Our reliance on media queries resulted in components that were tied to common viewport sizes. If the goal of component libraries is reuse, then this is a real problem because you can only use these components if the devices you’re designing for correspond to the viewport sizes used in the pattern library—in the process not really hitting that “devices that don’t yet exist”  goal.

CONTAINER QUERIES: OUR SAVIOR OR A FALSE DAWN?

Container queries have long been touted as an improvement upon media queries, but at the time of writing are unsupported in most browsers. There are JavaScript workarounds, but they can create dependency and compatibility issues. The basic theory underlying container queries is that elements should change based on the size of their parent container and not the viewport width, as seen in the following illustrations.

One of the biggest arguments in favor of container queries is that they help us create components or design patterns that are truly reusable because they can be picked up and placed anywhere in a layout. This is an important step in moving toward a form of component-based design that works at any size on any device.

In other words, responsive components to replace responsive layouts.

Container queries will help us move from designing pages that respond to the browser or device size to designing components that can be placed in a sidebar or in the main content, and respond accordingly.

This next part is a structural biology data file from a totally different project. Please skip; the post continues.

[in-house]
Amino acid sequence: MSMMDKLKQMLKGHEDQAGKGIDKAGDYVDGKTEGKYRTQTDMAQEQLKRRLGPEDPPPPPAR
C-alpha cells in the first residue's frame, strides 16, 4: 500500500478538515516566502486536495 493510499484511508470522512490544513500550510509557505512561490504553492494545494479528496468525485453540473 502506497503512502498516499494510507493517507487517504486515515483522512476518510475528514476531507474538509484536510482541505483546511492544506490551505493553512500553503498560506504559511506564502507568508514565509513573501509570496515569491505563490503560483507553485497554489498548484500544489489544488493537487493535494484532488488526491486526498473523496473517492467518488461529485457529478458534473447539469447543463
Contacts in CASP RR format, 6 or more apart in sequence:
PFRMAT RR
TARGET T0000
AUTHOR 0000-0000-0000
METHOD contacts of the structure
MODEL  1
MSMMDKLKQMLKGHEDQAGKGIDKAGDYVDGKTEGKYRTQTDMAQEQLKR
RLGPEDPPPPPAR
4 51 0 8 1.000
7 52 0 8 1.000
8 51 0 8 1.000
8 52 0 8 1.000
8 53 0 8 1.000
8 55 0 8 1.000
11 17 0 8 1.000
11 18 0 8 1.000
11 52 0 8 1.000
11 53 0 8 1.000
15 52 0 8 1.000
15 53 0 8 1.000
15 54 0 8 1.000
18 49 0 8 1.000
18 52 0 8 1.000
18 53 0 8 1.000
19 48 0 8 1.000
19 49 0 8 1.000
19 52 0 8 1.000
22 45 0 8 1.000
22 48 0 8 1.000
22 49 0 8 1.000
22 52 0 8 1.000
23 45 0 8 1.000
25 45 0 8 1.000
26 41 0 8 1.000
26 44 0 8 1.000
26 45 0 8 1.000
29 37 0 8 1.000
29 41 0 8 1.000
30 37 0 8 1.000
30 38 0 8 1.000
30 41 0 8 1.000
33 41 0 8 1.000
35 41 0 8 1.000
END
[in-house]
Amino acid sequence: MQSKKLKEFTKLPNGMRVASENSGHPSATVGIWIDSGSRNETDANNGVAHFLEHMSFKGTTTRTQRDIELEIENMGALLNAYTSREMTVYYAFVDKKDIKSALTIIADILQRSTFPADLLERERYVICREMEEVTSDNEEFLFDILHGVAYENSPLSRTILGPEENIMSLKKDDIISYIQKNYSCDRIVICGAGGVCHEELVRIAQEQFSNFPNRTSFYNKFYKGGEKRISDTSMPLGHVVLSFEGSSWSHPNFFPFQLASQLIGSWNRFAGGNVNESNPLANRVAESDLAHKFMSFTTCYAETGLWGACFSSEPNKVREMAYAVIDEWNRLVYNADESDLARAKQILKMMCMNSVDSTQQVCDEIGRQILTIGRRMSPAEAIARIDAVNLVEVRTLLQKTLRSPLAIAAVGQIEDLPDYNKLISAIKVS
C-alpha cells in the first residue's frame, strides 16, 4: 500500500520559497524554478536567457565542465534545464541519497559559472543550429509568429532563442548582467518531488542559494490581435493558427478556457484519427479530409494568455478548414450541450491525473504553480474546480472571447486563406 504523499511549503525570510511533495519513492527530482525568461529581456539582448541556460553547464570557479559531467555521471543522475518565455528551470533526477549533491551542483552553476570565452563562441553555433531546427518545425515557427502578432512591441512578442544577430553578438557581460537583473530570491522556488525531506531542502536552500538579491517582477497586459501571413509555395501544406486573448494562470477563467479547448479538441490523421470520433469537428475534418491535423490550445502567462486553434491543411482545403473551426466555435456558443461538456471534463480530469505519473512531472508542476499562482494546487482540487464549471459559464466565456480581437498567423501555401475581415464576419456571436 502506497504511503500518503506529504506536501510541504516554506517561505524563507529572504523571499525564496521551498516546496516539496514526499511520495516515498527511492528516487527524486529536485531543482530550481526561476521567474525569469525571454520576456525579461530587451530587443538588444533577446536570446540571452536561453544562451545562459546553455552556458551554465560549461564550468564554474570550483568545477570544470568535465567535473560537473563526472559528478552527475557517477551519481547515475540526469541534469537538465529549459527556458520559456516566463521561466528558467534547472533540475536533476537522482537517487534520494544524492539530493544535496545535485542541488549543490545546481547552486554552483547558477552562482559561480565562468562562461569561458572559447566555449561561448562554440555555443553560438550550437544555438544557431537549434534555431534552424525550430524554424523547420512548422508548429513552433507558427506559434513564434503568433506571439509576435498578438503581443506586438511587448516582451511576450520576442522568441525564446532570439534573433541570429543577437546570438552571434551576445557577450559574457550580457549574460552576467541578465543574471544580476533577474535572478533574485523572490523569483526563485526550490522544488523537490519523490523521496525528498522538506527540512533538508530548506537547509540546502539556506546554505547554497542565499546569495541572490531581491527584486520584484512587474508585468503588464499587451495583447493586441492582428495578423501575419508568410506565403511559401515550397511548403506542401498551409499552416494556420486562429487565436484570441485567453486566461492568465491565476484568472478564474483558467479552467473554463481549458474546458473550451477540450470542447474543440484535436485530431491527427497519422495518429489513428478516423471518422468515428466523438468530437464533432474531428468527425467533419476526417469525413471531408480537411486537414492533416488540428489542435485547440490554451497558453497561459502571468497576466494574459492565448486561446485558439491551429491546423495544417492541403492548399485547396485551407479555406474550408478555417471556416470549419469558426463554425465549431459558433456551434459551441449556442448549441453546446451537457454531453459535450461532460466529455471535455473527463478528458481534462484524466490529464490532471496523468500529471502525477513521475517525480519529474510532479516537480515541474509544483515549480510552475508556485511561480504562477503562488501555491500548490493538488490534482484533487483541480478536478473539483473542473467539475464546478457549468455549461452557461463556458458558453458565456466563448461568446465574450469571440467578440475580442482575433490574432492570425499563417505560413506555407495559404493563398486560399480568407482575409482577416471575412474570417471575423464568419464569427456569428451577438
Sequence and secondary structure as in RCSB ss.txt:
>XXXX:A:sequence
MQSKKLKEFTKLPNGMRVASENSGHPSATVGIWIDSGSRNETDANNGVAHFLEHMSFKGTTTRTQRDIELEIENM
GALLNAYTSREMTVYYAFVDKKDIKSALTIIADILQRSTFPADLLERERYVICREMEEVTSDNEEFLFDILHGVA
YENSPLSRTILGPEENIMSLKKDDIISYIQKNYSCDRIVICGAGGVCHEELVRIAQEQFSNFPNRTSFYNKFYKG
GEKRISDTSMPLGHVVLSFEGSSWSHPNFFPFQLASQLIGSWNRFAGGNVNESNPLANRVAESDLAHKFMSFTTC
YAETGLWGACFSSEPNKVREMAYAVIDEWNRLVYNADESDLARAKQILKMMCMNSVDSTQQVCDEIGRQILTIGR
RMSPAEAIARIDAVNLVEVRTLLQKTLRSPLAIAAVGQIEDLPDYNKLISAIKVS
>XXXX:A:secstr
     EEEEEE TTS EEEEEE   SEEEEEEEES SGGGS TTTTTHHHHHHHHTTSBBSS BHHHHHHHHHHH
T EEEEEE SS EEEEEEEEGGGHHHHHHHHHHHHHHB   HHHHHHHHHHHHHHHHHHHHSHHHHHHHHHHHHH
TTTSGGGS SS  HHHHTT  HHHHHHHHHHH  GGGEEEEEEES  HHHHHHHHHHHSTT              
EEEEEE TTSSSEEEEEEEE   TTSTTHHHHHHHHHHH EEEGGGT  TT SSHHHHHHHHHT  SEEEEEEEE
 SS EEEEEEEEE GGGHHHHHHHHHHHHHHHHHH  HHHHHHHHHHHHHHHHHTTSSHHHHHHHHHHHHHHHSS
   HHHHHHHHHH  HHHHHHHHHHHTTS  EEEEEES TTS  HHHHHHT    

My concern is that we are still using layout to determine when a design needs to adapt. This approach will always be restrictive, as we will still need pre-defined breakpoints. For this reason, my main question with container queries is, How would we decide when to change the CSS used by a component? 

A component library removed from context and real content is probably not the best place for that decision. 

As the diagrams below illustrate, we can use container queries to create designs for specific container widths, but what if I want to change the design based on the image size or ratio?

It’s hard to say for sure whether container queries will be a success story until we have solid cross-browser support for them. Responsive component libraries would definitely evolve how we design and would improve the possibilities for reuse and design at scale. But maybe we will always need to adjust these components to suit our content.

CSS IS CHANGING

Whilst the container query debate rumbles on, there have been numerous advances in CSS that change the way we think about design. The days of fixed-width elements measured in pixels and floated div elements used to cobble layouts together are long gone, consigned to history along with table layouts. Flexbox and CSS Grid have revolutionized layouts for the web. We can now create elements that wrap onto new rows when they run out of space, not when the device changes.

ANOTHER 2010 MOMENT?

This intrinsic approach should in my view be every bit as groundbreaking as responsive web design was ten years ago. For me, it’s another “everything changed” moment.